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U.S. stocks flat amid minor retail sales improvement

TradingPub Admin | May 13, 2013

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One interesting part of stock trading education is when equities do not respond significantly to news that would generally elicit a greater change.

For example, on May 13, U.S. stocks were largely unchanged even though retail sales for the month of April were higher than expected by economists, according to Bloomberg.

The blue-chip S&P 500 Index was practically unaltered, as it was less than 1 point higher at 1,633.78 at 4 p.m. in New York, the media outlet reports. The Dow Jones Industrial Average, another highly-visible index, was largely unchanged, finishing the day 0.2 percent lower at 15,091.91.

Retail sales record modest increase
Data provided by the U.S. Commerce Department indicated that in April, retail sales increased by 0.1 percent. While this represented only a minor improvement, it surpassed the predictions of economists polled by various media outlets.

For example, market experts who took part in a survey conducted by Bloomberg predicted that the figure would fall 0.3 percent during the period. Participants in a poll conducted by Reuters had the exact same prediction.

Strong core sales
In addition to retail sales rising 0.1 percent, core sales increased 0.5 percent during the report, according to Reuters. This figure excludes transactions involving building materials, autos and gasoline.

"Recent data has been weak, so to see some sturdiness is important and needed in order for us to move materially higher," Mark Luschini, chief investment strategist at Philadelphia-based Janney Montgomery Scott, told the news source. "But given the strength we've had over the past few weeks, it isn't surprising that trading is a bit indifferent today."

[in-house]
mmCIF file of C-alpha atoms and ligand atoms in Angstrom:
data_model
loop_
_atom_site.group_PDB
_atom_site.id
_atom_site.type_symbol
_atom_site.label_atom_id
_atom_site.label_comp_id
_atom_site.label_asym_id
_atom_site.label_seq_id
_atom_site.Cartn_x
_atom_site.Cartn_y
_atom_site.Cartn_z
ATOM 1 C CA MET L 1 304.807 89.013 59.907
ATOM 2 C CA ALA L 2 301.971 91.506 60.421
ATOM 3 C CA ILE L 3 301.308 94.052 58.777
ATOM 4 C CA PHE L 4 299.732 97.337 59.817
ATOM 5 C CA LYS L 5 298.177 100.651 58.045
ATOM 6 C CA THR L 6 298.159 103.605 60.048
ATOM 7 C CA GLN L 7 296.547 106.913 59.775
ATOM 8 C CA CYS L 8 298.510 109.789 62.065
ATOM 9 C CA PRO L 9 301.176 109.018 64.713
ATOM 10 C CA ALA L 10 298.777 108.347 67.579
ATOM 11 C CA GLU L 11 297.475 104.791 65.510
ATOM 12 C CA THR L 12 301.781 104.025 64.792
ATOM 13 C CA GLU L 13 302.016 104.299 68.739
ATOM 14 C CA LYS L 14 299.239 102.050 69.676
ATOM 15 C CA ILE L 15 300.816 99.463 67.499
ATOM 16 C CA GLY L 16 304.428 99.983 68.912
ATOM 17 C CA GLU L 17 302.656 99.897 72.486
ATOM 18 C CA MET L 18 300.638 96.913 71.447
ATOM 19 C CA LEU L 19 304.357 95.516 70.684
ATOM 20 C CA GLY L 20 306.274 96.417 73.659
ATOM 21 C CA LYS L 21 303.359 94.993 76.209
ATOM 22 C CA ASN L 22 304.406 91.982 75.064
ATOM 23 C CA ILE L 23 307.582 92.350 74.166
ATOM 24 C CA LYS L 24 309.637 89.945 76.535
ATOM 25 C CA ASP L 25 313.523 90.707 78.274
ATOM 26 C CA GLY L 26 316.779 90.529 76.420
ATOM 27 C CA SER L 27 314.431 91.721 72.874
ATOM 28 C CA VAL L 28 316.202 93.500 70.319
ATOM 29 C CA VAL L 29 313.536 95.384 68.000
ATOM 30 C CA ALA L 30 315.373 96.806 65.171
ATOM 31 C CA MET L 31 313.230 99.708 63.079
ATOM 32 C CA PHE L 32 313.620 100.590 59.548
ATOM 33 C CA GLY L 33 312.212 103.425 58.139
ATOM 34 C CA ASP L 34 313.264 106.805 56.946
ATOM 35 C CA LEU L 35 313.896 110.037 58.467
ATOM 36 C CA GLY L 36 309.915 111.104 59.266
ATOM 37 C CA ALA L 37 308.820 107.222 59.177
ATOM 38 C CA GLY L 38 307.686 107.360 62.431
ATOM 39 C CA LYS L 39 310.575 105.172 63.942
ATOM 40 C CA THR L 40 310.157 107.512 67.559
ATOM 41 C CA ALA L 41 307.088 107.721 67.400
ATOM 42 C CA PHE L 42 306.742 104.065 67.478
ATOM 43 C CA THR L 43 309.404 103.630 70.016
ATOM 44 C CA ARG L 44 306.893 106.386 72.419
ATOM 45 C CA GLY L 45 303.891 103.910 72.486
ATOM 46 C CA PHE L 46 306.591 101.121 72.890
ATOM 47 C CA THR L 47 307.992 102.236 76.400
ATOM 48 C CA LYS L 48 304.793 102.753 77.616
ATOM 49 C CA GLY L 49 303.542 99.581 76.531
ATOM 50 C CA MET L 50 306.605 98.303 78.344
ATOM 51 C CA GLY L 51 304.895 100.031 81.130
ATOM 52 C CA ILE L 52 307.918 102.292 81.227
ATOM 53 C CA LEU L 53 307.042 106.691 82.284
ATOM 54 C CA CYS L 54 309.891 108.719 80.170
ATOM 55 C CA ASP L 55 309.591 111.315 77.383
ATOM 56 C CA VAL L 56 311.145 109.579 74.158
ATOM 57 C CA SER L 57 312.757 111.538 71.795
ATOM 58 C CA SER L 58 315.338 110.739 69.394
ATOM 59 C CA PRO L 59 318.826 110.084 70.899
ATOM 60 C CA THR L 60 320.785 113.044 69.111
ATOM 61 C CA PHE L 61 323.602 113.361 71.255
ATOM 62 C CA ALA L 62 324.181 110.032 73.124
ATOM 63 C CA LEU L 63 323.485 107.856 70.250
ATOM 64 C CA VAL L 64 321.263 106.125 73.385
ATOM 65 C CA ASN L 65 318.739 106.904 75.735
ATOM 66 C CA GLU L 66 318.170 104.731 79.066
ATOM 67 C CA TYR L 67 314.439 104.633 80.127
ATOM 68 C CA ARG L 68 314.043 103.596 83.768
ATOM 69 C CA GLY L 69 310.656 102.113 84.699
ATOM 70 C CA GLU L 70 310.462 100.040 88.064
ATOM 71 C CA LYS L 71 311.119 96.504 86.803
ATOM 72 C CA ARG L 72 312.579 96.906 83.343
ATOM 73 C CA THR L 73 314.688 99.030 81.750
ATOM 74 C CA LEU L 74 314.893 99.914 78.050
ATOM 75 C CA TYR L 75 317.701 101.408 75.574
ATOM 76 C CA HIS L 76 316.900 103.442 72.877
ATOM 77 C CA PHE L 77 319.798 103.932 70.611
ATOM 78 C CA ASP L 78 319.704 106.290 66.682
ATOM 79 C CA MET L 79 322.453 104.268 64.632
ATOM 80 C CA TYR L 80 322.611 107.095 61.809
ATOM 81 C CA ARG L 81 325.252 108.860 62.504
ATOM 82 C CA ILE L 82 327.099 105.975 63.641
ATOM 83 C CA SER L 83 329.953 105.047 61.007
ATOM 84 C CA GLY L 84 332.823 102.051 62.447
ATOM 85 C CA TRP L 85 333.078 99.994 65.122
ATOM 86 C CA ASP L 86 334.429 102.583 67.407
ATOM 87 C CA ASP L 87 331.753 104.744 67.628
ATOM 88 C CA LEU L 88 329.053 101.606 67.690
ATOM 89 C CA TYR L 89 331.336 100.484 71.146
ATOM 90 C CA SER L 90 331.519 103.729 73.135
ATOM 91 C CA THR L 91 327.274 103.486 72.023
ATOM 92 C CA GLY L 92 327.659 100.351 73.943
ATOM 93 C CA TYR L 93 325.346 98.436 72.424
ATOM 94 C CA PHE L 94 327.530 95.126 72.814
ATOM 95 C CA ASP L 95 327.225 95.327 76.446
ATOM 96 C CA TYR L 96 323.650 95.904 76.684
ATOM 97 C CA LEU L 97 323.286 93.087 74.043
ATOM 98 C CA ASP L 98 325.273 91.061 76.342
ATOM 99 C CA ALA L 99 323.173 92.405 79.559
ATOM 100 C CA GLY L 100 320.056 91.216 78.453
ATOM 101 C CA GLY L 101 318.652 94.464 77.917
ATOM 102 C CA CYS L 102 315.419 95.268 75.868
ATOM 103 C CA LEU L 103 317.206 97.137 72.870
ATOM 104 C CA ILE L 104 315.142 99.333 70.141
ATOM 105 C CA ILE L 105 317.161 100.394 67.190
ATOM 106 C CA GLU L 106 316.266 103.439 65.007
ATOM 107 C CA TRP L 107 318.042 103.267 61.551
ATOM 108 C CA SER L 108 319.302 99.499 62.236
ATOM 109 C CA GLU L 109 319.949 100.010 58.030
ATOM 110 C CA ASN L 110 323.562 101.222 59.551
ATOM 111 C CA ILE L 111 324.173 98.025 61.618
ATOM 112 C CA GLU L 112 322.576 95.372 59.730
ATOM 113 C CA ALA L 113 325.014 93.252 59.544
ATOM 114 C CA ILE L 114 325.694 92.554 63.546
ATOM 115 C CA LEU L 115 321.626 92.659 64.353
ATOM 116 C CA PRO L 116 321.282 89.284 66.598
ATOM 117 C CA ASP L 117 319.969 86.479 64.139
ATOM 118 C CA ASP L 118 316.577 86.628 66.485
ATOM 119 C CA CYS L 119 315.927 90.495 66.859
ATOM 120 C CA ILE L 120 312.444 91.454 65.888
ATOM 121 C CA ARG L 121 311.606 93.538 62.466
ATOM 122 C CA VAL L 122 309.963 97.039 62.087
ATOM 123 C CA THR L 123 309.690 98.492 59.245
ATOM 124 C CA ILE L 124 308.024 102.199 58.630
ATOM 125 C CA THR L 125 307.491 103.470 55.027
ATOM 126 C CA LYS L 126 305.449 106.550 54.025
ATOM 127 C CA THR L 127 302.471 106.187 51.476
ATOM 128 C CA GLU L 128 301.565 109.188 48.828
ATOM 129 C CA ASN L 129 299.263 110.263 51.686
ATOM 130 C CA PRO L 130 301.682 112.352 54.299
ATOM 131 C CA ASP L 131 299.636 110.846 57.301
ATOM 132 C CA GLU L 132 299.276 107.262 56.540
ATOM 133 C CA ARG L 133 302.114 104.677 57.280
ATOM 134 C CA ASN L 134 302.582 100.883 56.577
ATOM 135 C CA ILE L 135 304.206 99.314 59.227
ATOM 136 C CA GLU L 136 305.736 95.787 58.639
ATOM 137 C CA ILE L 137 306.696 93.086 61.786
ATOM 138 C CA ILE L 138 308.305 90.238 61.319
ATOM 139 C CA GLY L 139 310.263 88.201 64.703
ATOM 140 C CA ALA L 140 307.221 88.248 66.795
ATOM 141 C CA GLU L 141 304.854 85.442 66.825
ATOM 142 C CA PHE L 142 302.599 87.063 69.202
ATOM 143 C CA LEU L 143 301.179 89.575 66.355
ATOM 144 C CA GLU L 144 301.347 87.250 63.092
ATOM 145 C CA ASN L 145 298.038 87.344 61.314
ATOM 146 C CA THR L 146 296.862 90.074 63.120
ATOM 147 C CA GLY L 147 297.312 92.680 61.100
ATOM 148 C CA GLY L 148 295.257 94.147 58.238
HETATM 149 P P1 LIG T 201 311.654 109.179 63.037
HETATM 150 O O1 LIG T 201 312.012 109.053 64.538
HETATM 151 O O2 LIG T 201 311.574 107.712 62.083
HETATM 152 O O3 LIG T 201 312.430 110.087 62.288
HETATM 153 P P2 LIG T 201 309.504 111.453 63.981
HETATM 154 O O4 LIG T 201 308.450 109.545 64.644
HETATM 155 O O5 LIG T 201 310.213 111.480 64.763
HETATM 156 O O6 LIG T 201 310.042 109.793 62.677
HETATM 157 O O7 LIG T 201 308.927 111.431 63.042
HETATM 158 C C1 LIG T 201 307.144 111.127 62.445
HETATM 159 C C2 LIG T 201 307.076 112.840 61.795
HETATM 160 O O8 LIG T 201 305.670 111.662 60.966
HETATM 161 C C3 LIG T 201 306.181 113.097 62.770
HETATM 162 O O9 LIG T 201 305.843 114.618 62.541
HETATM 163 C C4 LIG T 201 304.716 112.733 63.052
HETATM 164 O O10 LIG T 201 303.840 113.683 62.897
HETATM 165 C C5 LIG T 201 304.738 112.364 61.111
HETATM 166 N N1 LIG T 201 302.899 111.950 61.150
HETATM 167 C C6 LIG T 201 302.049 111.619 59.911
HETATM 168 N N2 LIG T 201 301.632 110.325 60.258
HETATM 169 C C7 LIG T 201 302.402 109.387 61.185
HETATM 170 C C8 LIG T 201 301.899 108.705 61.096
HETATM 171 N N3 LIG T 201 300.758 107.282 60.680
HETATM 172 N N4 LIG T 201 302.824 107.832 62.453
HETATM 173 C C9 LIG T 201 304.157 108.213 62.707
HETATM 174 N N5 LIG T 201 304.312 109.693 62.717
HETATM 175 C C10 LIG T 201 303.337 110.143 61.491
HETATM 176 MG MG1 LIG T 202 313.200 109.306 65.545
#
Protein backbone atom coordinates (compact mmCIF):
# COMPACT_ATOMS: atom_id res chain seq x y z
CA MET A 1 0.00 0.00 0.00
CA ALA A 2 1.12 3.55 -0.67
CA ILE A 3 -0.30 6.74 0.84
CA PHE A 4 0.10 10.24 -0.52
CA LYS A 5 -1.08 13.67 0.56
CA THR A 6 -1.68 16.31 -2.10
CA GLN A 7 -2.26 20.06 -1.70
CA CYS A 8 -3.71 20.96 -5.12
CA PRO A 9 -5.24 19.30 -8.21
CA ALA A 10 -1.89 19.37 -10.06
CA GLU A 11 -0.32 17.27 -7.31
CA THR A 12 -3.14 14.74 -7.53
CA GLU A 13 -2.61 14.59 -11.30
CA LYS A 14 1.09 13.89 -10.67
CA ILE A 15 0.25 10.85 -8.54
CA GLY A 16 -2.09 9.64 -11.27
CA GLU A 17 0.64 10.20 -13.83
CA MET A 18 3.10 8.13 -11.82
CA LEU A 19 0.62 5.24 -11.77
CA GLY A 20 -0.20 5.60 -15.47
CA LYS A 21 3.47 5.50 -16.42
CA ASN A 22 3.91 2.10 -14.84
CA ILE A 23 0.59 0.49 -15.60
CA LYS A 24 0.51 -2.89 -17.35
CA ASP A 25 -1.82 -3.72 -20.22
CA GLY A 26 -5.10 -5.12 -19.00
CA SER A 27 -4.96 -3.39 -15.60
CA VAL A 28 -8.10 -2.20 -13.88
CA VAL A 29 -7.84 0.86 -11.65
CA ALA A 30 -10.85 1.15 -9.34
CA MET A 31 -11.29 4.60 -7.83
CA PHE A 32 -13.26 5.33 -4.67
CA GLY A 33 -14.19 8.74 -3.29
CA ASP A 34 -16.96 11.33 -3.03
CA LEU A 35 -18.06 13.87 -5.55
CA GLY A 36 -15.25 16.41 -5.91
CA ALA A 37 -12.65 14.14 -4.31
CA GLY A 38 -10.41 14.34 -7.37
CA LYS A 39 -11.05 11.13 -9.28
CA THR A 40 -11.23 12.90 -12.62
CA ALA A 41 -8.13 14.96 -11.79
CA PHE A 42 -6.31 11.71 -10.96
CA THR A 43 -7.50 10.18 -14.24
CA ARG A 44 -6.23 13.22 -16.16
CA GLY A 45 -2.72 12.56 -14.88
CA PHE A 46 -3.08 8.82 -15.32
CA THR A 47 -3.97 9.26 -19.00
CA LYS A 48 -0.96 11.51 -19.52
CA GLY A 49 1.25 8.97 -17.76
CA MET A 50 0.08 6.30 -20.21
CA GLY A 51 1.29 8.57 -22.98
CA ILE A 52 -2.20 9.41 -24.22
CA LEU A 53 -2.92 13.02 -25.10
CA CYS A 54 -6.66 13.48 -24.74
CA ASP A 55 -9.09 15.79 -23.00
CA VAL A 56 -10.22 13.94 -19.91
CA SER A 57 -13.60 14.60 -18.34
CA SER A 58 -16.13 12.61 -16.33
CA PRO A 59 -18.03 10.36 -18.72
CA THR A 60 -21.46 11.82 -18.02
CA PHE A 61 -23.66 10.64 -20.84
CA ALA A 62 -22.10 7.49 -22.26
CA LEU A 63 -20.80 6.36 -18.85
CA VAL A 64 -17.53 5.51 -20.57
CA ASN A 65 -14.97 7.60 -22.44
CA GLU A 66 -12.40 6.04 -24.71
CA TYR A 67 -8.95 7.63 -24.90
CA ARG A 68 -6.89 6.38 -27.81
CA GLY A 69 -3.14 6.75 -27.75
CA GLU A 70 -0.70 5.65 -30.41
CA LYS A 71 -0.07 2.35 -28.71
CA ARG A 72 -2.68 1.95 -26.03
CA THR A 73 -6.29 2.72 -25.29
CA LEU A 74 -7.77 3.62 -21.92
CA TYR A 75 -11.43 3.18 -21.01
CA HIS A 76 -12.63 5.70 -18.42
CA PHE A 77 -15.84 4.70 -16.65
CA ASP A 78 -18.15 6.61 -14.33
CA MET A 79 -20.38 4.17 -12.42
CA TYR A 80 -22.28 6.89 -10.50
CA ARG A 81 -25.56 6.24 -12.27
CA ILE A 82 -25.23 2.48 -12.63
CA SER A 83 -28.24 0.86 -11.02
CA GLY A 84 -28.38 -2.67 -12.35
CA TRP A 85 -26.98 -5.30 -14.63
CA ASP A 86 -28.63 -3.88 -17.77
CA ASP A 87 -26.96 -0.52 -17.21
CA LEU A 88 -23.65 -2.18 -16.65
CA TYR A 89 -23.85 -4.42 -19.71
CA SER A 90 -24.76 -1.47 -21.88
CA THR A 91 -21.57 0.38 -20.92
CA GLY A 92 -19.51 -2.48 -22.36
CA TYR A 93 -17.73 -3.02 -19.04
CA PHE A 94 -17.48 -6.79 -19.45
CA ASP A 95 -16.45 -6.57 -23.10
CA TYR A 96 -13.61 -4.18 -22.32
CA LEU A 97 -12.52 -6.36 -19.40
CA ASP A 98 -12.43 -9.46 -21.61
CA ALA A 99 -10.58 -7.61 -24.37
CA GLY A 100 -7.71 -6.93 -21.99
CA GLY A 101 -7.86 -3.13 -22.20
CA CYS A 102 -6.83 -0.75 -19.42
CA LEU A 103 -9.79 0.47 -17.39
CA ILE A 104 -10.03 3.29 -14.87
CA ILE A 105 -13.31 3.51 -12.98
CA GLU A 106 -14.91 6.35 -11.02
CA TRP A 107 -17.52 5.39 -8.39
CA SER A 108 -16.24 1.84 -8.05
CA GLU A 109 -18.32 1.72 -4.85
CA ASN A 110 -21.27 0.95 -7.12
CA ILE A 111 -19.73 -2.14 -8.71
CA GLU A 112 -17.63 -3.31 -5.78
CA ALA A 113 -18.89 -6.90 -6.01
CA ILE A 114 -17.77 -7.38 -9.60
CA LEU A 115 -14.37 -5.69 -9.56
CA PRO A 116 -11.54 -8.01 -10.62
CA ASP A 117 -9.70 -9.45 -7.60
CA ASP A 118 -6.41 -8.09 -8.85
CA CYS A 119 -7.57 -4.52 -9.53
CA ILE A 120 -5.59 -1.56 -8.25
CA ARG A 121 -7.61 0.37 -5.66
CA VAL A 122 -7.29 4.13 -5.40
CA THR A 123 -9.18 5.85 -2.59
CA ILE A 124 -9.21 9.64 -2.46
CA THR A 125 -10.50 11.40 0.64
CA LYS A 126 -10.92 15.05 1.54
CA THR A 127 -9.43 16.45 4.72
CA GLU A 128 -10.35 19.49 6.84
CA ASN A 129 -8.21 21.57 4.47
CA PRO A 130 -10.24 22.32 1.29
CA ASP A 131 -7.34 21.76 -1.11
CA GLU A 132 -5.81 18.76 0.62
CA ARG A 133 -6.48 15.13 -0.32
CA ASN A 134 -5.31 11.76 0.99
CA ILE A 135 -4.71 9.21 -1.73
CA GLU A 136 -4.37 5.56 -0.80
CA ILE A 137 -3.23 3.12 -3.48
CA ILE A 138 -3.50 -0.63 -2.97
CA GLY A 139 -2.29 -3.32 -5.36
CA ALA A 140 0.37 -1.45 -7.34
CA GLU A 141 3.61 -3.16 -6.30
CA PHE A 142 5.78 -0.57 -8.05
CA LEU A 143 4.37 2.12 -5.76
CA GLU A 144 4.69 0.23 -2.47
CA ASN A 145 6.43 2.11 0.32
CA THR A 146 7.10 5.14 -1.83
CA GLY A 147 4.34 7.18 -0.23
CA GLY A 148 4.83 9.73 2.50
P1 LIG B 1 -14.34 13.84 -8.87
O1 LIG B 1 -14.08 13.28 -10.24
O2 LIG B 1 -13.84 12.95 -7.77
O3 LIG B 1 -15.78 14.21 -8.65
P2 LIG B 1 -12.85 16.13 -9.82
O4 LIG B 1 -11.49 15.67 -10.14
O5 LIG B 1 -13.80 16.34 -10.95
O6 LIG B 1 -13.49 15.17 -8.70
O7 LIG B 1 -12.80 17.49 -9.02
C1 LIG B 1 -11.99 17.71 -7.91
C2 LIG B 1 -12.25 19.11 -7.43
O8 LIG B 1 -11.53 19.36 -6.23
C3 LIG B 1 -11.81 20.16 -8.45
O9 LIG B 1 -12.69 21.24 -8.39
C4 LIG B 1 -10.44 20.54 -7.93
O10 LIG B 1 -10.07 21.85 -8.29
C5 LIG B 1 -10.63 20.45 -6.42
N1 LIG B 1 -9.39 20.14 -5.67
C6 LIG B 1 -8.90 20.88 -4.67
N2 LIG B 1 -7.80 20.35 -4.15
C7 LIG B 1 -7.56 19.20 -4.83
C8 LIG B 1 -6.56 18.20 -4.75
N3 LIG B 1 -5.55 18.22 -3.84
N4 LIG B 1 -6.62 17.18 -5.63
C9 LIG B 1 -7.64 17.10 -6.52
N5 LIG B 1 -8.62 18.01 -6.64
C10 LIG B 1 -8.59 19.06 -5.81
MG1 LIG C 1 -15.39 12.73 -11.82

Rally speculation
The U.S. equity markets have benefited from broad rallies. The S&P 500 Index has surged 14 percent so far this year, and last month, managed to rise above a reading of 1,600 for the first time.

The benchmark group of stocks has managed to generate returns rivaling those enjoyed during the tech boom of the 1990s, as data compiled by Bloomberg reveals that since March 2009, the S&P 500 has surged an average of 26.2 percent per year.

This has happened as the valuations of the stocks in the index are 28 percent lower during this bull market, according to the media outlet. The combination of the sharp appreciation and low valuations has generated significant speculation, and bears have stated that the low price-to-earnings ratios indicate that market participants are less optimistic about the broader economy than they could be.

"The size of this rally's not what keeps me up at night," Paul Zemsky, the New York-based head of asset allocation for ING Investment Management, told the news source during a May 8 phone interview. "That was a tremendous rally then, too, but I'm not getting all nervous based on the size of the rally this time, because we're not there yet in terms of valuation."

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